Daniel Etra 14 February 2008
Nourishing complexity + digging deep for real solutions
Daniel was born and raised in Boulder, Colorado and moved to Portland in 1998 to attend Reed College, where he studied Sociology and focused on the social construction of technology. His thesis was on the history of the US wind power industry, trying to understand how we shape technology – and are shaped by it – and how innovation happens in risk-averse industries. When the academics became too much, he stayed sane by spending hours in the darkroom making images or gardening and building Rube Goldberg-like devices in the backyard for watering the garden.
In 2003 he joined an energy consulting firm in Portland, learning the ins and outs of forensic economics. By day he’d investigate and research Enron’s manipulations of the Western electricity markets and help prepare expert testimony against Enron in federal regulatory court. By night he learned how to handle and sift vast amounts of data by indexing it and searching it rather than actually reading it.
Come 2005, he was tired of spending all his professional time looking backwards at things that went wrong with Enron and wanted to be more proactive to build solutions. He came on board with Ecotrust, one of the coolest and under appreciated sustainability think-and-do tanks in existence. The kind of place you learn about and think: “wow, they do that to?”
At Ecotrust Daniel helped grow a generous brand for the meme of Salmon Nation by facilitating the passions and interests of the people who call this bountiful pacific northwest bioregion home. At the same time he started an MBA program in sustainable business at Bainbridge Graduate Institute so he could learn how to grow economic value by restoring social and environmental capital. He finished the program last June and his capstone project was a business plan for an online trading platform enabling direct transactions between buyers and sellers for locally made food products.
Since the first of this year, Daniel has been exploring new ways to combine his passion for sustainability with his skills in strategic thinking, communications, team leadership and information systems design to help businesses generate profit without sacrificing social and environmental commitments.
What are you up to?
Right now I’m trying to figure out how to find my niche as a generalist in a specialist’s world. I like chewing on big, nasty, complex problems that don’t have easy answers, and I like facilitating new connections.
Recently I’ve gotten more active building the alumni network at Bainbridge Graduate Institute and am a currently a teaching assistant for the entrepreneurship course there. I’m struggling with finding new ways to deepen already strong connections between people in different places. So much web-based social networking is about building lots of weak-ties between people who don’t know each other that well. Finding and creating ways strengthen relationships without requiring people to become hyper-tech-geeks is something I’m really interested in.
When I’m not looking for my next career opportunity, I’m supporting my wife who’s in her second year of medical school at the National College of Naturopathic Medicine downtown.
What are you into?
Sometimes I wake up in the morning and imagine I’m a protein helping the brain form new neural connections; really I’m just a guy trying to get all these amazing people and tools to work together to make the world a better place for generations to come.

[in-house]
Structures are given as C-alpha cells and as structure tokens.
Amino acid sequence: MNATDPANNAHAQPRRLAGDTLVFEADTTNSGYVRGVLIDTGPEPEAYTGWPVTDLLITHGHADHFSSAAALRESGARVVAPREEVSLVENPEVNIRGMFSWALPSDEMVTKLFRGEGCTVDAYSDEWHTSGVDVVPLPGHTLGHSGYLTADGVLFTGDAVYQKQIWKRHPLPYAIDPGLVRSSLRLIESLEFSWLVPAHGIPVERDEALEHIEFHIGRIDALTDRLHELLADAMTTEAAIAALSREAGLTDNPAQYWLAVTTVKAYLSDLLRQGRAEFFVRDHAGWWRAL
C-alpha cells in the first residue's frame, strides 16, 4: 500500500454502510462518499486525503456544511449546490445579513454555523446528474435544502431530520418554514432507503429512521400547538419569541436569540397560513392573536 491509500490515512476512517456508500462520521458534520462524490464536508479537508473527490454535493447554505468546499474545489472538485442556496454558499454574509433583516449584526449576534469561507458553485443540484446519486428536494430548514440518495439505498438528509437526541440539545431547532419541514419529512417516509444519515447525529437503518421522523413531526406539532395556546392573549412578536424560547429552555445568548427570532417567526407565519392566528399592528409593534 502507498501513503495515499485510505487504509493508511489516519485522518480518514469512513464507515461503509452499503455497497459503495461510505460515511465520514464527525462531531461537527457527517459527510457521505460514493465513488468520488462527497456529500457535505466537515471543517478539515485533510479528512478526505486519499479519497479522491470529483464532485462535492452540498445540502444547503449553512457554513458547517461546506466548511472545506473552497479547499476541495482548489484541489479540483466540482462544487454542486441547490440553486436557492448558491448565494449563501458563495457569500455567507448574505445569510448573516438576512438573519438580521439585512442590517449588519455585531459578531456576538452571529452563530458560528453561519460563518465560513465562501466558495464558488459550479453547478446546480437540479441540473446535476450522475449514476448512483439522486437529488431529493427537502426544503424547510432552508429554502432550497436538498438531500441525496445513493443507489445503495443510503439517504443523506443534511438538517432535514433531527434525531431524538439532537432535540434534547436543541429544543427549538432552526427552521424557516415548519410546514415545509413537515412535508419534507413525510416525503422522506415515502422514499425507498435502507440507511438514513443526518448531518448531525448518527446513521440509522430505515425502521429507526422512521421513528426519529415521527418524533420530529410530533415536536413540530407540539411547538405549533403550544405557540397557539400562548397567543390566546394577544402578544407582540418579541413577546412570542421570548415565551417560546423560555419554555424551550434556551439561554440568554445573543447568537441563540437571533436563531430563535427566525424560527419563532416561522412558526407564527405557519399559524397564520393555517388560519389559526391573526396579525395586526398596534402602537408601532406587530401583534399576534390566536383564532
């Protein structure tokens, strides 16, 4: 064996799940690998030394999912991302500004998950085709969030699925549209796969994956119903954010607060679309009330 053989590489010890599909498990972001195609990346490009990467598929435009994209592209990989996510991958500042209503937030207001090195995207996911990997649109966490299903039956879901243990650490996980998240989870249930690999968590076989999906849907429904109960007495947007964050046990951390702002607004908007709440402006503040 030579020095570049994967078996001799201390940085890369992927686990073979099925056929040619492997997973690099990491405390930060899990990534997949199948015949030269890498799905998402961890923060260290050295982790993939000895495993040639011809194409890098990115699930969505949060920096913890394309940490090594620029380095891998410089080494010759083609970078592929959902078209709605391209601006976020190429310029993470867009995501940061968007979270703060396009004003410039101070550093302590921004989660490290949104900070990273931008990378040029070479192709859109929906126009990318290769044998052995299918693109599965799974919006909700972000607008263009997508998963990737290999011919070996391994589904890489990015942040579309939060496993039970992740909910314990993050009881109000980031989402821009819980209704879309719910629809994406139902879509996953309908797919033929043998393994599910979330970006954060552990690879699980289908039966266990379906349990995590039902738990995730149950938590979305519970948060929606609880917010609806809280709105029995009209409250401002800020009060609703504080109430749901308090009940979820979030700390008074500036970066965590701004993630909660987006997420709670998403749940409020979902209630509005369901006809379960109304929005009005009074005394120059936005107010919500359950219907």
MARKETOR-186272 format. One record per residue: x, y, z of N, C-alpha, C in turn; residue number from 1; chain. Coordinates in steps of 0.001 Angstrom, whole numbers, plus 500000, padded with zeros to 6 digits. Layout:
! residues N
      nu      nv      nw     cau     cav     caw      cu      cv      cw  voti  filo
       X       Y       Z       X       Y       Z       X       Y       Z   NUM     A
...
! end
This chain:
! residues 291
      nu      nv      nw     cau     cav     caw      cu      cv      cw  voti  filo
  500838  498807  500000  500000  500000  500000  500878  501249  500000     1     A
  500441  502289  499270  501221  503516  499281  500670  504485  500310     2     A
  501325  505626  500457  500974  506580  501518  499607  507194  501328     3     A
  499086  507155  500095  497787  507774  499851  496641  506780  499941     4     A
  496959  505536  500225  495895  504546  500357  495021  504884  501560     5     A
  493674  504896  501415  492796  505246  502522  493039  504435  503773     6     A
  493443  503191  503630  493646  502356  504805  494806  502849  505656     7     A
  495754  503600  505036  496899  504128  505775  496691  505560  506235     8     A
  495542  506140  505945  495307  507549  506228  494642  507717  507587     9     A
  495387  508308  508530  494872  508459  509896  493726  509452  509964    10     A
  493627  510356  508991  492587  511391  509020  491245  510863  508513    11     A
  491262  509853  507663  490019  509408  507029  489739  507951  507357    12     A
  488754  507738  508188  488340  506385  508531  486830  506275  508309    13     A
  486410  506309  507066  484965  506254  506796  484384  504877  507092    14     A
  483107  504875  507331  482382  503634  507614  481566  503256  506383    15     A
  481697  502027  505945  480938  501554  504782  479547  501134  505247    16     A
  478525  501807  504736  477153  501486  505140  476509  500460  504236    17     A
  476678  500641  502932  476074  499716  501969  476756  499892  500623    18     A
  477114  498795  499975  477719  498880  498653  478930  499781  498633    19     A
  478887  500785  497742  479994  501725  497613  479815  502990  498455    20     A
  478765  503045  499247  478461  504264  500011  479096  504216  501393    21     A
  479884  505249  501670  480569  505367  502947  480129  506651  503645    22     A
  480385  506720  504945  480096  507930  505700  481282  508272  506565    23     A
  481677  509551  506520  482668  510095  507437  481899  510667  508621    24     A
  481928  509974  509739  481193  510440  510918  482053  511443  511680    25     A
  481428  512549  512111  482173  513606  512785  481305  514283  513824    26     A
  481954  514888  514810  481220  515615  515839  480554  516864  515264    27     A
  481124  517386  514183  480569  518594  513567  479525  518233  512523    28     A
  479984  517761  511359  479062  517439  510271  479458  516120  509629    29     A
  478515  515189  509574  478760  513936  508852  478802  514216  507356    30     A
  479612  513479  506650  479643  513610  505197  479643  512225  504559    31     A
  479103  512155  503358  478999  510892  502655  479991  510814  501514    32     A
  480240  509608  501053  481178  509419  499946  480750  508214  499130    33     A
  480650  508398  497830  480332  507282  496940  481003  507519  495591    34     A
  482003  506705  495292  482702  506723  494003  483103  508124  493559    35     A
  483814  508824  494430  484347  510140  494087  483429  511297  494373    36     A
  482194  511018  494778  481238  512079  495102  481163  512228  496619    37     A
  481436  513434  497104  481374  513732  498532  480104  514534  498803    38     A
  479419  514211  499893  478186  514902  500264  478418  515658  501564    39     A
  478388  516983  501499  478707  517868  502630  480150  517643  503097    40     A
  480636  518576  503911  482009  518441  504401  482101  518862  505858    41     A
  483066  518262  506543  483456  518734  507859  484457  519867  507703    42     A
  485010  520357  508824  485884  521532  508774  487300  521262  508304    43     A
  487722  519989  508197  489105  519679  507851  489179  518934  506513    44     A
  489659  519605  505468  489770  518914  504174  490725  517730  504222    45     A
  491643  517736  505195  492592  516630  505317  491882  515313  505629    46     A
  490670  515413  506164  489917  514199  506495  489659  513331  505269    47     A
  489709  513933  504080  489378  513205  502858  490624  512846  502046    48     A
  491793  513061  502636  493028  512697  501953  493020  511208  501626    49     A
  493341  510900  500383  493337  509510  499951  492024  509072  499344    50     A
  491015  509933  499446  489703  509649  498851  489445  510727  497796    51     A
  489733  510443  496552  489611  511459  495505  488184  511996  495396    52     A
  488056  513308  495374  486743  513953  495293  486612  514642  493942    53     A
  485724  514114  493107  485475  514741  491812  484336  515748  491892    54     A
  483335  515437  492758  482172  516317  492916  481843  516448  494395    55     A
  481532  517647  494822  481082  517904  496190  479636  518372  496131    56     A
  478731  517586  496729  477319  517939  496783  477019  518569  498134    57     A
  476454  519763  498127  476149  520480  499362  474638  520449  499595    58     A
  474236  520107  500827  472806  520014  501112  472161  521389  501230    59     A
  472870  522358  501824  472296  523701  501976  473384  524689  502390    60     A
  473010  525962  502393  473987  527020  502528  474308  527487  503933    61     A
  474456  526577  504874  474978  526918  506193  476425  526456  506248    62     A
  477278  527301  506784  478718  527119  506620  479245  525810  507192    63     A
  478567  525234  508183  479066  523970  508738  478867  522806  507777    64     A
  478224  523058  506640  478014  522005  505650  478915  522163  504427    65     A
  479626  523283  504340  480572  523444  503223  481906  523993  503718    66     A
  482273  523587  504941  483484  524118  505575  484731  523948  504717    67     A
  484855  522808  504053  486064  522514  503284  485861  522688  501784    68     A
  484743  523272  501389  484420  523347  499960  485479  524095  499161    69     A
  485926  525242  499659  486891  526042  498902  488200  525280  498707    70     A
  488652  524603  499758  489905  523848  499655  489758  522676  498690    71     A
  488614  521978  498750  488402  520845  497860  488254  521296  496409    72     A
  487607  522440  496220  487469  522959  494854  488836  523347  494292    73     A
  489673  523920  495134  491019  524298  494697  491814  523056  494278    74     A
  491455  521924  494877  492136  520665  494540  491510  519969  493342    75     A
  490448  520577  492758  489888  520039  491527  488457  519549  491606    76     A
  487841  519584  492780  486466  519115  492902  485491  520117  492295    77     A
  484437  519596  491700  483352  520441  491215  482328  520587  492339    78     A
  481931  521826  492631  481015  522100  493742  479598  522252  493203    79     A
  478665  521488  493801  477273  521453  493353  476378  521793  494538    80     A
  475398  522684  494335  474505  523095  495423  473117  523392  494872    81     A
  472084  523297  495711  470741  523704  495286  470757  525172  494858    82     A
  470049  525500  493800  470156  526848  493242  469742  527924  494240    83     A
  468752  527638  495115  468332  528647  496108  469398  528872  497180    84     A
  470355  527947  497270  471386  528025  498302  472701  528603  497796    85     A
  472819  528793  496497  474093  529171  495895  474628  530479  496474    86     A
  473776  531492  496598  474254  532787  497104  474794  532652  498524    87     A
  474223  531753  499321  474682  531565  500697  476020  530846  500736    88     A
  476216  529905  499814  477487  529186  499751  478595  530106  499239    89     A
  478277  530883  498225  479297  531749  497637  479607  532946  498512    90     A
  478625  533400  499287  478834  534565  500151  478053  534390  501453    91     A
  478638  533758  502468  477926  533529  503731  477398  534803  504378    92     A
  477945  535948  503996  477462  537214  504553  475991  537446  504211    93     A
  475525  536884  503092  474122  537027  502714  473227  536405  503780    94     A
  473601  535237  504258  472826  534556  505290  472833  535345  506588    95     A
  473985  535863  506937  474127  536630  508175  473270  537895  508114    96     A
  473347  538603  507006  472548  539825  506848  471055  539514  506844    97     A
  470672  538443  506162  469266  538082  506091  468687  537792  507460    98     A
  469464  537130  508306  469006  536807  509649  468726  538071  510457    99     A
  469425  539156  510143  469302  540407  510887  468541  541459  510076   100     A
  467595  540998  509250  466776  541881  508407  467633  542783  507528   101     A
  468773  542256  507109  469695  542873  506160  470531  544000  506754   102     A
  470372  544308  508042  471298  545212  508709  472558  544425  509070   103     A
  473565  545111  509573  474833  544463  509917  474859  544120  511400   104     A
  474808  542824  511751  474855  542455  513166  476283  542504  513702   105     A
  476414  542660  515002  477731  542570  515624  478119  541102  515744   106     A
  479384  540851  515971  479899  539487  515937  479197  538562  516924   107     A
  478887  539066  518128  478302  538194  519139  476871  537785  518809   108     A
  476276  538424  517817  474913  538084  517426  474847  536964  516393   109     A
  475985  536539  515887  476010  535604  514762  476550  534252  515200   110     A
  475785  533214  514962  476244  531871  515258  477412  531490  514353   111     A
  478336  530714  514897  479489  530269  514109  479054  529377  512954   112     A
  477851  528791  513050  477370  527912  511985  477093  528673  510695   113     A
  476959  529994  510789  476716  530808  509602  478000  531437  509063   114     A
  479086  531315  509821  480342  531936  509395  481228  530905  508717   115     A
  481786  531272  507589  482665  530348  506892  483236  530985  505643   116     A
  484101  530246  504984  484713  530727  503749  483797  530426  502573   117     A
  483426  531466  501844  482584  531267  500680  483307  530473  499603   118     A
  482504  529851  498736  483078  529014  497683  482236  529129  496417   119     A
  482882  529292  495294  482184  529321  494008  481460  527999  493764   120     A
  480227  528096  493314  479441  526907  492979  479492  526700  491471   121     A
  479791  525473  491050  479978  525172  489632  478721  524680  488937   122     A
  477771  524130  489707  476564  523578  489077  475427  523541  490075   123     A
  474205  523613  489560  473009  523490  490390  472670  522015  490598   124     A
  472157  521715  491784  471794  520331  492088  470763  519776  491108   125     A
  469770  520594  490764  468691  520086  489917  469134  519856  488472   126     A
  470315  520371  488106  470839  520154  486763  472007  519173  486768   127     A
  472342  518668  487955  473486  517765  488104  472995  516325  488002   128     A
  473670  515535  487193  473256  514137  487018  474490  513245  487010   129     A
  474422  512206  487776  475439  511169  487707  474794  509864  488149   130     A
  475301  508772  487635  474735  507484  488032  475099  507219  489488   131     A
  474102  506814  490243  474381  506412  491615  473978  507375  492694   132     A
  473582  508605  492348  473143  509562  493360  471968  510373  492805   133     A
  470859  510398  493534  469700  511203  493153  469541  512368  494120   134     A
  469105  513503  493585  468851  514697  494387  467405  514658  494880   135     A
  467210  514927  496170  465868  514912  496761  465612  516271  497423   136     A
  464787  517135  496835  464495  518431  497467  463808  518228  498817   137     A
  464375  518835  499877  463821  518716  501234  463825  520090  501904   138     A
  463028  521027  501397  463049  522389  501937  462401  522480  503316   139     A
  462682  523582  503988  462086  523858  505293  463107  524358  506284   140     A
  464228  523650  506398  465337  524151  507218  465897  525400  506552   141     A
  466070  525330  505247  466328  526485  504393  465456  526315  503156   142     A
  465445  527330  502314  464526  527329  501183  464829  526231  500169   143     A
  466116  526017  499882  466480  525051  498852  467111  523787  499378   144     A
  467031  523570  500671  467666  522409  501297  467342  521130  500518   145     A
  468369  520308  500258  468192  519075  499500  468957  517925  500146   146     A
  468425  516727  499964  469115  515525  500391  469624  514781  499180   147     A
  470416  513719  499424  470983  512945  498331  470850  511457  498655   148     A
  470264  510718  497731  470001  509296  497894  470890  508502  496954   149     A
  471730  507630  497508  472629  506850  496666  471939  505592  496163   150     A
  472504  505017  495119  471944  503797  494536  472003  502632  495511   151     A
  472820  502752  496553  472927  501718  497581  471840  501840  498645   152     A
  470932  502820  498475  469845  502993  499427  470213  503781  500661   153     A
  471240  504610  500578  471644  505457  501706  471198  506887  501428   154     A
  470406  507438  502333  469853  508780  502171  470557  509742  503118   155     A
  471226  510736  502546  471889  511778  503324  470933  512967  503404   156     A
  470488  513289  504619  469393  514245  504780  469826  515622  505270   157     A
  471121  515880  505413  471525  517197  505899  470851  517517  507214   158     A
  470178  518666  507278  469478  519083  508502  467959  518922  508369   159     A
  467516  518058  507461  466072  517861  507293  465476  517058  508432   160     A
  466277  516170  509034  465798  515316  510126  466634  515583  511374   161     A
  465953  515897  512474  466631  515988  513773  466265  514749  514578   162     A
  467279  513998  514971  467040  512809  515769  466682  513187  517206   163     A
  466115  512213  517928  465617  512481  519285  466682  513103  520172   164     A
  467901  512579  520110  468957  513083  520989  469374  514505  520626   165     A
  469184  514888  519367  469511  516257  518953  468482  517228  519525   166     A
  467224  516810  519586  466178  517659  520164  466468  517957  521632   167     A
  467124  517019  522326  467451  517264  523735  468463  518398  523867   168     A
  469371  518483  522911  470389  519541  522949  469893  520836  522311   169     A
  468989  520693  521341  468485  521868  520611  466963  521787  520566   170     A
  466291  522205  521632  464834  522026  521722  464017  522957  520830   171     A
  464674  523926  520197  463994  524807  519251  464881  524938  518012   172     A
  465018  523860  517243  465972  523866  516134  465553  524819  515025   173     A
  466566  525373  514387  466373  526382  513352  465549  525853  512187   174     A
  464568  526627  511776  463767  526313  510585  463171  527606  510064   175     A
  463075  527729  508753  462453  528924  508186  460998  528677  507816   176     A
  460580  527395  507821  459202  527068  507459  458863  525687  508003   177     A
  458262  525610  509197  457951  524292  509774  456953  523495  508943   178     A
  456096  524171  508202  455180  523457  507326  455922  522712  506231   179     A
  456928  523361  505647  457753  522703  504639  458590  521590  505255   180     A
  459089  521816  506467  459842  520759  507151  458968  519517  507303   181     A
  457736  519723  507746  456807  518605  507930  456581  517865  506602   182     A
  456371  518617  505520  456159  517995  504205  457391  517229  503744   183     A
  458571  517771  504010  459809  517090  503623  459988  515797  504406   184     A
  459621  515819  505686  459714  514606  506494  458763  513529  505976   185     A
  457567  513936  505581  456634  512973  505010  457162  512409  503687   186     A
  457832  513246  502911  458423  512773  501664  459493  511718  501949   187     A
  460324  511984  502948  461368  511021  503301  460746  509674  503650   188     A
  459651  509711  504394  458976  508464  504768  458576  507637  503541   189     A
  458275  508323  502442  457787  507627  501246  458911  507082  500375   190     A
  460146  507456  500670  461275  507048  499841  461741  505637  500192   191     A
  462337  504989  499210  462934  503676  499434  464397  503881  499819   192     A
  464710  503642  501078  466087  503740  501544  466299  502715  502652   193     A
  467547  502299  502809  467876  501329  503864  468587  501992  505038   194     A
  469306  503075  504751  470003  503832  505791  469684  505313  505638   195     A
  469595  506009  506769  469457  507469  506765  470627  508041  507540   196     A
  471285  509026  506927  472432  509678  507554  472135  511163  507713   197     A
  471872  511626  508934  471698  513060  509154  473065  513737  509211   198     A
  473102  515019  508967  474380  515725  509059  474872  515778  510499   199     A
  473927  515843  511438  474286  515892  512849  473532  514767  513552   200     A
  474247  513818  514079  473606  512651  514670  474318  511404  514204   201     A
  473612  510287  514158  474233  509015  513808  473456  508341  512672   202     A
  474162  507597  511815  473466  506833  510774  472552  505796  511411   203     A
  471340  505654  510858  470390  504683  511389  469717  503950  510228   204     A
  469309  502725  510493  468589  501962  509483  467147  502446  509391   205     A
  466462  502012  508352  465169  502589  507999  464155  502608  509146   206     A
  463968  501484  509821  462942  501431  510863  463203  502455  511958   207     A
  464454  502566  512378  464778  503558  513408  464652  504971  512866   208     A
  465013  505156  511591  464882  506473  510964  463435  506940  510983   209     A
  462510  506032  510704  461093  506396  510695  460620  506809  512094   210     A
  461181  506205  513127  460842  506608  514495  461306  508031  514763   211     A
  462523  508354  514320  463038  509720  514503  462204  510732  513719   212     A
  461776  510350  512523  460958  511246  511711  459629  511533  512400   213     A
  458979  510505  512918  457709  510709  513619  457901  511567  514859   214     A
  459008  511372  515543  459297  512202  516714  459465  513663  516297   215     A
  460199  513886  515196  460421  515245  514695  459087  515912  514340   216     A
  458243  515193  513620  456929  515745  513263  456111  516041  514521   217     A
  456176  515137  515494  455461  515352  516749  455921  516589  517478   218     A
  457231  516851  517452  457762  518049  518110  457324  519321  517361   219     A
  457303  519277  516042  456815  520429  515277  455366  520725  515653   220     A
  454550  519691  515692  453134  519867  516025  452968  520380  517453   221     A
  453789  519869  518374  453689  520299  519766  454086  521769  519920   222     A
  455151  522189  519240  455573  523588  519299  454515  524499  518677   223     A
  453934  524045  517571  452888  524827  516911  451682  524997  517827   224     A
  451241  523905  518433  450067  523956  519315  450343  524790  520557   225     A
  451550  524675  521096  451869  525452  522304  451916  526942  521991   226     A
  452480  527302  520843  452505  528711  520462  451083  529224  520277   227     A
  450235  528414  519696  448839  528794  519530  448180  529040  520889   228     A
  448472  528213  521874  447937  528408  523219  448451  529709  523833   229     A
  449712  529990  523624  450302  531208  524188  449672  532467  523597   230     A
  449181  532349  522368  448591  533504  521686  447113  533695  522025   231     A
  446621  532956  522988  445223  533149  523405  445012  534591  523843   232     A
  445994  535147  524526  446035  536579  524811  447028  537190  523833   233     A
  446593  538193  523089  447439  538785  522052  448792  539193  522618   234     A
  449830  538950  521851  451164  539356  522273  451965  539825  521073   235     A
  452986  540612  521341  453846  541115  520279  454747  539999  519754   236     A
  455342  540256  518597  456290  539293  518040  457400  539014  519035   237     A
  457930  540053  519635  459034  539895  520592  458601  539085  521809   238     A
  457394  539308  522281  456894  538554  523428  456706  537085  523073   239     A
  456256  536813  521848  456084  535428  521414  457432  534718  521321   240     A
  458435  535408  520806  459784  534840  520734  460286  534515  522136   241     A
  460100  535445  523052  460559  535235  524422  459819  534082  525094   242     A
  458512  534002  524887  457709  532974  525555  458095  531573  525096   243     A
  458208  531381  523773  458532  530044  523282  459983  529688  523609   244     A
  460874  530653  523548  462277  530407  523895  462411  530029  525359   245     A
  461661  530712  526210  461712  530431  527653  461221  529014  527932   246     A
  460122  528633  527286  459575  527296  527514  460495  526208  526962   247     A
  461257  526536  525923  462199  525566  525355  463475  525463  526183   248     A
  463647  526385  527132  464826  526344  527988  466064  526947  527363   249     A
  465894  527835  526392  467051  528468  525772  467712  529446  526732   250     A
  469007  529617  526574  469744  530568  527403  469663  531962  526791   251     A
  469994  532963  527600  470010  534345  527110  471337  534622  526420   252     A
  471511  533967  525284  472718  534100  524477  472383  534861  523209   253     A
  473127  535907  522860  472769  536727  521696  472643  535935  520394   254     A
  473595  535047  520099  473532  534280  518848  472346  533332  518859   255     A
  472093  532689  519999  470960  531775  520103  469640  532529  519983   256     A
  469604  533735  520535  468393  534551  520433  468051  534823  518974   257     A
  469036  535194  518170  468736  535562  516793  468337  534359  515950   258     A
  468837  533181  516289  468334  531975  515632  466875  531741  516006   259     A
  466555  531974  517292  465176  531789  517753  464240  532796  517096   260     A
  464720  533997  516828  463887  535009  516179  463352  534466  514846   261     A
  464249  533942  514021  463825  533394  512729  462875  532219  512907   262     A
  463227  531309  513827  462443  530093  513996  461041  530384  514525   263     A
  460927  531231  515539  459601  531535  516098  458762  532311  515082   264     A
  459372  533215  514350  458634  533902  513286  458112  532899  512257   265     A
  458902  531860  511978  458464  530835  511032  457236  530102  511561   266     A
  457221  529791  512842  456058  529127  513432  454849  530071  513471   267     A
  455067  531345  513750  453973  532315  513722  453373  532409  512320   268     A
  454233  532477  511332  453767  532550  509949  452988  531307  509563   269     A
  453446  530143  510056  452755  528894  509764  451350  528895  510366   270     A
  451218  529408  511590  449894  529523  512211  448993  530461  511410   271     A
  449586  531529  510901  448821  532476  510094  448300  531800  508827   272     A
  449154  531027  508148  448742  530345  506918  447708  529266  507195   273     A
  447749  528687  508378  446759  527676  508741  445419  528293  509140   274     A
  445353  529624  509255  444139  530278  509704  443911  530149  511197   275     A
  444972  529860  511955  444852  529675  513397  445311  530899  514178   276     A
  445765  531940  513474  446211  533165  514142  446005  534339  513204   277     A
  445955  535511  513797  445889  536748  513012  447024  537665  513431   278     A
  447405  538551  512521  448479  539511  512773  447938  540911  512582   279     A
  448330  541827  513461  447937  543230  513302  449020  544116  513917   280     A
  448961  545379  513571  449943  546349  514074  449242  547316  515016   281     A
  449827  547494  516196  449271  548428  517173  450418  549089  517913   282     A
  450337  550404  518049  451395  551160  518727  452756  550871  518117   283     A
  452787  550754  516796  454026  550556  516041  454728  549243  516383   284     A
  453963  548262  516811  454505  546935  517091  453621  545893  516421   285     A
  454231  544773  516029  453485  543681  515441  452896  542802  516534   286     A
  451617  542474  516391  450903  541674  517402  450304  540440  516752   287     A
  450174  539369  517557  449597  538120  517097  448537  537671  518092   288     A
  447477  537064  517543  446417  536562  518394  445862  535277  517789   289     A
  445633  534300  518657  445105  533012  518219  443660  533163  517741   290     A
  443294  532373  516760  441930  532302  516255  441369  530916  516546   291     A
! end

I’ve become more and more intrigued by the “local tech” and “local green” movements here in town that are both on the cusp of self awareness. Maybe they can find each other, and then we’d have great toys, great jobs and great solutions that we could give to the rest of the world.
I love discovering new ways to visualize data and find myself enamored by visual complexity. I’m also into watching people. It’s not all that odd for me to take field-trips to shopping malls or other places just to be entertained and fascinated by the other people who are alive at the same time in history as I.
What do you like most about Portland?
That the green leaves of the trees in the summer get replaced by green moss in the winter.
That the city supports so many little ecosystems living off one another.
That I don’t feel out of place for living authentically.
That no matter how many new coffee shops pop up, the market never seems to reach saturation.
That when I’m here I feel part of something bigger than myself.
How can we avoid the impending global crisis resulting from the dominant economic paradigm of perpetual growth and false premise of infinite resources without changing the way we live, think and feel?
This crisis can’t be avoided unless we change the way we live, think and feel. It’s going to be way harder than inventing a new technology or building a new tool or product. Sinking our teeth into this requires that we modify our worldview, not just our behavior or the things we consume. Some people hear this and they turn their backs. Not me: how exhilarating to be alive at a time when absolutely everything – products, services, economics – and even our mental models – needs to be reinvented?
I’ve got lots of ideas. So do you. Let’s make it happen.
You sound like a pretty serious person. Yes or yes?
I’m definitely an intellectual person, and that plays off as being serious. But I’m more playful that you might expect when you first meet me. I’m not an entertainer. I’m not the person at the party who tells jokes and always seems to have a story about how they almost died when they were traveling across Mexico on the back of a horse-sized dog.
I’m the person who laughs at your jokes and then tries to get things back on topic by asking you about the relationship between twitter and making money by eliminating poverty. Don’t see the relationship? Neither do I – at least not yet – so let’s connect and see what we can do.